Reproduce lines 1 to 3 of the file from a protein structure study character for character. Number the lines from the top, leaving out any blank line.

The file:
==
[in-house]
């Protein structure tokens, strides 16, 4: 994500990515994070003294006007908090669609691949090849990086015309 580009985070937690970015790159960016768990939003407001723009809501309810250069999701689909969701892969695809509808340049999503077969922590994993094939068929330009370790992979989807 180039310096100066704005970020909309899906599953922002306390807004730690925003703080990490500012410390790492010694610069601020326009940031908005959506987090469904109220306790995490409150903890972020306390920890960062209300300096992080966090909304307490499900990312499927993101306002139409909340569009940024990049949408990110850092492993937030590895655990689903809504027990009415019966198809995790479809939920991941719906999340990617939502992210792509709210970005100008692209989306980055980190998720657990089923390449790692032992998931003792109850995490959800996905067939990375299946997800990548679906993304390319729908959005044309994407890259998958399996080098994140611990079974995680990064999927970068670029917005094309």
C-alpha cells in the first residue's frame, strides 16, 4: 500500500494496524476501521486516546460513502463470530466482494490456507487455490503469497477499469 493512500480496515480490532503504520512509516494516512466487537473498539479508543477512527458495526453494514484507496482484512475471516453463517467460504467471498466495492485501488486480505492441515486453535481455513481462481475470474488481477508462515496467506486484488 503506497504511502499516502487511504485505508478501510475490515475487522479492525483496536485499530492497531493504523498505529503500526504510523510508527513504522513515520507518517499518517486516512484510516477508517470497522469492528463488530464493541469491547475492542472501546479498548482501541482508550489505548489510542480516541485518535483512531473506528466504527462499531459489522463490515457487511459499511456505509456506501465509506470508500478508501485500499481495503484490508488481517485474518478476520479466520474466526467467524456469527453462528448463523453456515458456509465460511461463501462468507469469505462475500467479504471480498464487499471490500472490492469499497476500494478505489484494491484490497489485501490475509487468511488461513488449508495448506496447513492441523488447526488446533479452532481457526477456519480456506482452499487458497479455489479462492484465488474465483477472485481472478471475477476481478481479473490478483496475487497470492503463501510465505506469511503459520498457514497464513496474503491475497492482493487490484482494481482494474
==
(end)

[in-house]
């Protein structure tokens, strides 16, 4: 994500990515994070003294006007908090669609691949090849990086015309 580009985070937690970015790159960016768990939003407001723009809501309810250069999701689909969701892969695809509808340049999503077969922590994993094939068929330009370790992979989807 180039310096100066704005970020909309899906599953922002306390807004730690925003703080990490500012410390790492010694610069601020326009940031908005959506987090469904109220306790995490409150903890972020306390920890960062209300300096992080966090909304307490499900990312499927993101306002139409909340569009940024990049949408990110850092492993937030590895655990689903809504027990009415019966198809995790479809939920991941719906999340990617939502992210792509709210970005100008692209989306980055980190998720657990089923390449790692032992998931003792109850995490959800996905067939990375299946997800990548679906993304390319729908959005044309994407890259998958399996080098994140611990079974995680990064999927970068670029917005094309």
C-alpha cells in the first residue's frame, strides 16, 4: 500500500494496524476501521486516546460513502463470530466482494490456507487455490503469497477499469 493512500480496515480490532503504520512509516494516512466487537473498539479508543477512527458495526453494514484507496482484512475471516453463517467460504467471498466495492485501488486480505492441515486453535481455513481462481475470474488481477508462515496467506486484488 503506497504511502499516502487511504485505508478501510475490515475487522479492525483496536485499530492497531493504523498505529503500526504510523510508527513504522513515520507518517499518517486516512484510516477508517470497522469492528463488530464493541469491547475492542472501546479498548482501541482508550489505548489510542480516541485518535483512531473506528466504527462499531459489522463490515457487511459499511456505509456506501465509506470508500478508501485500499481495503484490508488481517485474518478476520479466520474466526467467524456469527453462528448463523453456515458456509465460511461463501462468507469469505462475500467479504471480498464487499471490500472490492469499497476500494478505489484494491484490497489485501490475509487468511488461513488449508495448506496447513492441523488447526488446533479452532481457526477456519480456506482452499487458497479455489479462492484465488474465483477472485481472478471475477476481478481479473490478483496475487497470492503463501510465505506469511503459520498457514497464513496474503491475497492482493487490484482494481482494474